Sunday, March 25, 2007

Woman who loved (and hated) too much

It has become a film convention to show the past in faded colors, perhaps because that's how we usually see old movies, given the propensity of color dyes to fade as they are repeatedly illuminated by bright projection lights. It's always a surprise and a bit of a shock to see the past with its true colors restored -- the way we saw a restored Technicolor film print of 1946 box office hit "Leave Her to Heaven" last night at the UW Cinematheque. Part of the fun is the simple pleasure of seeing that there was nothing faded or colorless about 1945, the year it was shot.

The restored DVD, a Fox Studio Classic, came out in 2005, but there's nothing like seeing a big screen film projection of a Hollywood spectacle like this -- which earned Gene Tierney her only Best Actress Oscar nomination and was the second most popular film of 1946. It's a completely over-the-top melodrama incorporating film noir elements about a femme fatale of whom her mother says "There's nothing wrong with Ellen, she just loves too much." And how. Especially her late father, on whom she has a very unhealthy Freudian fixation. One of the great scenes in the movie is her rampaging horseback ride across a mountaintop, scattering her father's ashes from a huge urn. It's worth seeing for that wild gallop alone.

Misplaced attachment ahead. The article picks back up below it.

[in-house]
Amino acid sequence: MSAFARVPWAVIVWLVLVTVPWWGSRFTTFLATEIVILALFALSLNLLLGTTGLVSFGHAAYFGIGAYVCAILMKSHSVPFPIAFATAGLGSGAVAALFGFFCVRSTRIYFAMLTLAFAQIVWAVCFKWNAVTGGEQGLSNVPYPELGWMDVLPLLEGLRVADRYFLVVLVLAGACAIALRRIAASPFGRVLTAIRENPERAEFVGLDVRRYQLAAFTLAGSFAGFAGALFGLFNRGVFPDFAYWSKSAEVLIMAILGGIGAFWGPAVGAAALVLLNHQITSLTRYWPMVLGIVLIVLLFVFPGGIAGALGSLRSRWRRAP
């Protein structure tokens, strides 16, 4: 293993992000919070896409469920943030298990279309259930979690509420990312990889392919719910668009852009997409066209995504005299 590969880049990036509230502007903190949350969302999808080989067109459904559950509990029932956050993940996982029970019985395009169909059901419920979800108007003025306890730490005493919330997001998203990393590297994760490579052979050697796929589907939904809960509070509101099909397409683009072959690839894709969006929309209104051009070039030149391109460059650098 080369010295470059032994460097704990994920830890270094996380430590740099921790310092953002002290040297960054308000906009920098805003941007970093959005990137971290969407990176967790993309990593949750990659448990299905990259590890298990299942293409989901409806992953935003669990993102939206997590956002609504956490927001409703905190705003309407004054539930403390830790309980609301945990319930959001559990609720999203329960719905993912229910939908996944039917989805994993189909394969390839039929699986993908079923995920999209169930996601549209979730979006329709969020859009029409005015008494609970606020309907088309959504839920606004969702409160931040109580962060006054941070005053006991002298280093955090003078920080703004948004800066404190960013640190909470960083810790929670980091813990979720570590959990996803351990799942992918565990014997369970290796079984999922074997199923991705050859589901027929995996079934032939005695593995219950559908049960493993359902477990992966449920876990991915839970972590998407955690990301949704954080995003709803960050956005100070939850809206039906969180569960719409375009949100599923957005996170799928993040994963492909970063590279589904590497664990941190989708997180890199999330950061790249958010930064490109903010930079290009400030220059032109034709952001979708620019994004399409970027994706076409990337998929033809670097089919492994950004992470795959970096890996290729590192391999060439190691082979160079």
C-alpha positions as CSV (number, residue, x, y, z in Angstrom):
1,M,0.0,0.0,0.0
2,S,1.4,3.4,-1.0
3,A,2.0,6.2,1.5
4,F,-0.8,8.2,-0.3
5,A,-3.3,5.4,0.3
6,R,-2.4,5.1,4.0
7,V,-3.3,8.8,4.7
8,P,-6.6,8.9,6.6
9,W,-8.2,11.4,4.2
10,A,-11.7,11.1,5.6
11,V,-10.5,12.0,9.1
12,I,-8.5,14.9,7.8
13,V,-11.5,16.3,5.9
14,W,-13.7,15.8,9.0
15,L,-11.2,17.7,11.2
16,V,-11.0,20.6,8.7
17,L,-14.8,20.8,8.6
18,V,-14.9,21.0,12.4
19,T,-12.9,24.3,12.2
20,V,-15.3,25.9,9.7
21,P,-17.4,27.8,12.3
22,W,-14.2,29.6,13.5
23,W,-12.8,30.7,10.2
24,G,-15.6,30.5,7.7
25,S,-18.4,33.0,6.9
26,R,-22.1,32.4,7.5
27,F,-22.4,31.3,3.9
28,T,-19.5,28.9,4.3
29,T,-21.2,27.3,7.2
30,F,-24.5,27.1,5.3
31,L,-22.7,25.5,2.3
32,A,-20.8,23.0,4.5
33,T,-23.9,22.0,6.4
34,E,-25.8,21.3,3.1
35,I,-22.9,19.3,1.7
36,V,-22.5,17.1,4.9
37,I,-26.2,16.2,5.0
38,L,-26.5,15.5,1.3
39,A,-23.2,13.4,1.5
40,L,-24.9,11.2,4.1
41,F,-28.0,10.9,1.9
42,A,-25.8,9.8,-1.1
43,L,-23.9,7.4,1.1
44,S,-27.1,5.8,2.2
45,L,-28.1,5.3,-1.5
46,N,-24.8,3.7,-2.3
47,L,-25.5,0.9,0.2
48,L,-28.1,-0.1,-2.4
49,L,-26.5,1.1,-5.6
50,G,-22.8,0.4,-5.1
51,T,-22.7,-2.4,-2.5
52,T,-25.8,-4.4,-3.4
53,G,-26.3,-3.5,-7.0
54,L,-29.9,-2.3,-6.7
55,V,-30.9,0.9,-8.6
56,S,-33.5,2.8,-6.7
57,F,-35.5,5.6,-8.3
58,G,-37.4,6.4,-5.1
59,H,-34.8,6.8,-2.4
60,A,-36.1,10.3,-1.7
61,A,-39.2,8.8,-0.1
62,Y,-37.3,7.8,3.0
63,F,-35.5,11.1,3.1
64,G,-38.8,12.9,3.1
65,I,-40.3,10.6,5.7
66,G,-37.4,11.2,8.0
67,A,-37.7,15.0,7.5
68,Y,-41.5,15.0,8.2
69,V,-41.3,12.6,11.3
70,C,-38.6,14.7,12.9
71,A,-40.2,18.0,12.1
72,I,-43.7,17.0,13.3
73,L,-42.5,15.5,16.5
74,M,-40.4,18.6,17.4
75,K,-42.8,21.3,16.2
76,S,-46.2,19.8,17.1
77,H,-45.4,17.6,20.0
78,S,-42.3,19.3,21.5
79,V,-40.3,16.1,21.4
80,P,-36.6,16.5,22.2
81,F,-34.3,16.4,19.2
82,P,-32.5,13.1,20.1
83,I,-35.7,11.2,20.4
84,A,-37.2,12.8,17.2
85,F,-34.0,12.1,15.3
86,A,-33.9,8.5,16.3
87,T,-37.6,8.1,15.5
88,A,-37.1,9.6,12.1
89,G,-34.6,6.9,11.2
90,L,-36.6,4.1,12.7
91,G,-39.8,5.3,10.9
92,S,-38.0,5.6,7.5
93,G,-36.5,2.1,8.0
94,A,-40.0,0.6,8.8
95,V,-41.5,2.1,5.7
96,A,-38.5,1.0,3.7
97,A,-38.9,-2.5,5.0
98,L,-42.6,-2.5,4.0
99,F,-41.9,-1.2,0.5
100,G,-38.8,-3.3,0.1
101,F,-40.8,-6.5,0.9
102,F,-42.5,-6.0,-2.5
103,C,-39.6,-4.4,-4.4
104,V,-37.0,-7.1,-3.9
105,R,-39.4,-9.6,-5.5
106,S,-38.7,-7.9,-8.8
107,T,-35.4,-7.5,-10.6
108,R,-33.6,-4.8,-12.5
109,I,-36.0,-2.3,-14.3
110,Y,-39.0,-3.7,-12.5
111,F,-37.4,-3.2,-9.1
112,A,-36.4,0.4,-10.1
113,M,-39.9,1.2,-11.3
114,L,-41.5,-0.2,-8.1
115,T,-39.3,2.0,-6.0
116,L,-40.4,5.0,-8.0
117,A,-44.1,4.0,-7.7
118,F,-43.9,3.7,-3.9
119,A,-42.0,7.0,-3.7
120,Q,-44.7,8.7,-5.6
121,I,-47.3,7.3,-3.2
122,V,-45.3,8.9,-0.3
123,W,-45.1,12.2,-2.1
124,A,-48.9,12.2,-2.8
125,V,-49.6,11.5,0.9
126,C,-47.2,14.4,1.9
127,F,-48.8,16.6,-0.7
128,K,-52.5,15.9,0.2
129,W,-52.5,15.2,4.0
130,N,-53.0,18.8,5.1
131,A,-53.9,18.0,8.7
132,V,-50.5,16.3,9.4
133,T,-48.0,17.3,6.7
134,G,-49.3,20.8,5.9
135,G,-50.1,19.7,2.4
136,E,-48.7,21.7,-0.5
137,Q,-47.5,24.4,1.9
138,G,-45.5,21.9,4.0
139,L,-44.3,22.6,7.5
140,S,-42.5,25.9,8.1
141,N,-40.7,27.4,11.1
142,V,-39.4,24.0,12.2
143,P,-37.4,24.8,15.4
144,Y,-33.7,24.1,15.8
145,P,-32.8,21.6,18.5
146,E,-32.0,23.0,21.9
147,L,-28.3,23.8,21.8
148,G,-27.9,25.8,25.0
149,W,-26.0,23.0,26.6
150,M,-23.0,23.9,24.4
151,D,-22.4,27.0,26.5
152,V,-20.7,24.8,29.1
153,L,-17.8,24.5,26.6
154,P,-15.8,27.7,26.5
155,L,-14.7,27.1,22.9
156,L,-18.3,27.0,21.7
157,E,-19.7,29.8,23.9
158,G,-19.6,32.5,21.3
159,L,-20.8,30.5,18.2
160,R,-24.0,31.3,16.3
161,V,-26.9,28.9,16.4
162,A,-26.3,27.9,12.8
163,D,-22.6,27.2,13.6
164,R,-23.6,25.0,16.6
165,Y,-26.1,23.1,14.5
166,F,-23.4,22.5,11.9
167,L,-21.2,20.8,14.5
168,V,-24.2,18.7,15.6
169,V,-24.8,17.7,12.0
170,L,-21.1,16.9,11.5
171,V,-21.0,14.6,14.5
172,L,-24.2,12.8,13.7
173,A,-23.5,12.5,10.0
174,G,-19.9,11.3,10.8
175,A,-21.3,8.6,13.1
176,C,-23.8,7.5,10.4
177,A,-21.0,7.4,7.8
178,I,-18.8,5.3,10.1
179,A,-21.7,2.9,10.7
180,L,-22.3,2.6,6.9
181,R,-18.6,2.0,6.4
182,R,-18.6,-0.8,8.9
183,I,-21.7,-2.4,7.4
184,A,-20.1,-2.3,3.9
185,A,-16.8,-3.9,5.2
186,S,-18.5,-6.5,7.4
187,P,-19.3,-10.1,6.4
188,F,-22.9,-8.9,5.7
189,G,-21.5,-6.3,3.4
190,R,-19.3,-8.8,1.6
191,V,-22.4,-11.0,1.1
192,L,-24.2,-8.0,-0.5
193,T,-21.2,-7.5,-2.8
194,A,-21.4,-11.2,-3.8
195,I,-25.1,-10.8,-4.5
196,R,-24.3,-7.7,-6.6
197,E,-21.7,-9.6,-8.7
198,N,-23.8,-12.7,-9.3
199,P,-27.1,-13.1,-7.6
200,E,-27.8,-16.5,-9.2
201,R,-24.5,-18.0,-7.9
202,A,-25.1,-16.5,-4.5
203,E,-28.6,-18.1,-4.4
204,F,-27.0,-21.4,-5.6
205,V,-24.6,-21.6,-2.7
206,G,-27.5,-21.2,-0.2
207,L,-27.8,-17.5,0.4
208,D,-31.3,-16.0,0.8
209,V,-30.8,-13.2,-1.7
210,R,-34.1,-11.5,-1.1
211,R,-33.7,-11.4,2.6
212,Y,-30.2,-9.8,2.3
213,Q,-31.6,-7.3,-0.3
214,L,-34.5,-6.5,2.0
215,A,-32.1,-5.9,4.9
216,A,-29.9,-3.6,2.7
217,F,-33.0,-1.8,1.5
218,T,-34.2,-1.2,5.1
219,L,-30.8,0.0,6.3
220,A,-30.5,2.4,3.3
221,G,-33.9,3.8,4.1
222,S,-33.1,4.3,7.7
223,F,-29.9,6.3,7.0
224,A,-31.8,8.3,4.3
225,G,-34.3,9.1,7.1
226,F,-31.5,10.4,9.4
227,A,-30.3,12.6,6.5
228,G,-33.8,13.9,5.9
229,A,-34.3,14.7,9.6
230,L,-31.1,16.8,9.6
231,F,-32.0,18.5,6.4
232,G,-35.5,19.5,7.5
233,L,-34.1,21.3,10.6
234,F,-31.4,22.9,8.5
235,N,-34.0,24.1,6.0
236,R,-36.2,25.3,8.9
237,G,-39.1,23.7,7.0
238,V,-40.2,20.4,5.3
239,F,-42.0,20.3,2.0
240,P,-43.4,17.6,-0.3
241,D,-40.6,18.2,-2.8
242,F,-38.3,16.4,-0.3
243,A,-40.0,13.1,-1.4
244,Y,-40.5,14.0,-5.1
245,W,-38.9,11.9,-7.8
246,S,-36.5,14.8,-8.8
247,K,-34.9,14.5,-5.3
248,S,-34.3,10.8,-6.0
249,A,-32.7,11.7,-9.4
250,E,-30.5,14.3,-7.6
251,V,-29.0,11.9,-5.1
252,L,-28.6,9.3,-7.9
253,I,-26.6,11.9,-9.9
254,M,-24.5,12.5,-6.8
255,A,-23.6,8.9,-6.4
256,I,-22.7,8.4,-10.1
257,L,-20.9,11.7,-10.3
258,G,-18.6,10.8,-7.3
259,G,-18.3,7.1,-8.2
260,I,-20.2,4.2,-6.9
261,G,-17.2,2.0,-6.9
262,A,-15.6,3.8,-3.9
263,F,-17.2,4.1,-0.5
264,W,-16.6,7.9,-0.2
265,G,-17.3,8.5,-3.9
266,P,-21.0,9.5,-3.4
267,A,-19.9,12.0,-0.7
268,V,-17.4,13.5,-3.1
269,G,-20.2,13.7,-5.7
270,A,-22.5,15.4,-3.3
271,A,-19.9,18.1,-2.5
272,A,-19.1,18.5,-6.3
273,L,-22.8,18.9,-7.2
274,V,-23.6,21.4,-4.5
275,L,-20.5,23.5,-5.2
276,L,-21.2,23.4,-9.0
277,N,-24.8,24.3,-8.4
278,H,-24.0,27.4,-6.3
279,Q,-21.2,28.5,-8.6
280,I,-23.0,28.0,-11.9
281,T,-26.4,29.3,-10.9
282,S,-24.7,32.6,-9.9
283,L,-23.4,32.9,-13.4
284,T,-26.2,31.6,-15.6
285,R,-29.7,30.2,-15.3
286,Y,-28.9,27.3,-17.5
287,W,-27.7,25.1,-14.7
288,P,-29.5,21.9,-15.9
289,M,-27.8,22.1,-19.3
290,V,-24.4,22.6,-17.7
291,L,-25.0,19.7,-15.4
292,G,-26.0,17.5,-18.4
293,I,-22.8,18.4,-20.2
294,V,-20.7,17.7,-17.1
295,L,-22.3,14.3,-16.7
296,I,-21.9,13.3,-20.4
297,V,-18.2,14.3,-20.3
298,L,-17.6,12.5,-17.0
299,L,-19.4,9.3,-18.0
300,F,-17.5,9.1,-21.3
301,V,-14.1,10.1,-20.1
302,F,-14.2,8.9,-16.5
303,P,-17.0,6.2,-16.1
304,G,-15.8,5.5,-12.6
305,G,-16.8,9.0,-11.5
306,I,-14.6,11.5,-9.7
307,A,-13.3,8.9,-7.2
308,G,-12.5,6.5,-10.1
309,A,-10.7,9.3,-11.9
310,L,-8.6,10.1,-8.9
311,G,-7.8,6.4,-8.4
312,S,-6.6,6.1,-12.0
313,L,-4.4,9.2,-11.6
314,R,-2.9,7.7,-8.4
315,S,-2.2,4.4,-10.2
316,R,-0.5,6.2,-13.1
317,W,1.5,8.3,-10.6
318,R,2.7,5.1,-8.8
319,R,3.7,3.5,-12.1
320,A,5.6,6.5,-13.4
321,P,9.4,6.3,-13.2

"Leave Her to Heaven" won an Oscar for cinematography, and its amazing, expressionistic use of color is what makes it watchable now. It was shot in the heyday of Technicolor filmmaking, when highly coordinated color palettes were carefully designed to highlight character traits and advance the story. As we watch, the colors of passion turn cooler and then acrid with jealousy. It's a trip.

Archivists responsible for the restoration were on hand to discuss the restoration and answer questions: Schawn Belston, executive and former director of film preservation at 20th Century Fox, left, and Mike Pogorzelski, a UW alum and director of the Academy Film Archive, right. Pogorzelski was recently profiled in the Capital Times. I wasn't taking notes on their presentation, but here's an interview in Home Theater magazine story about digital film restoration that covers some of the same ground.

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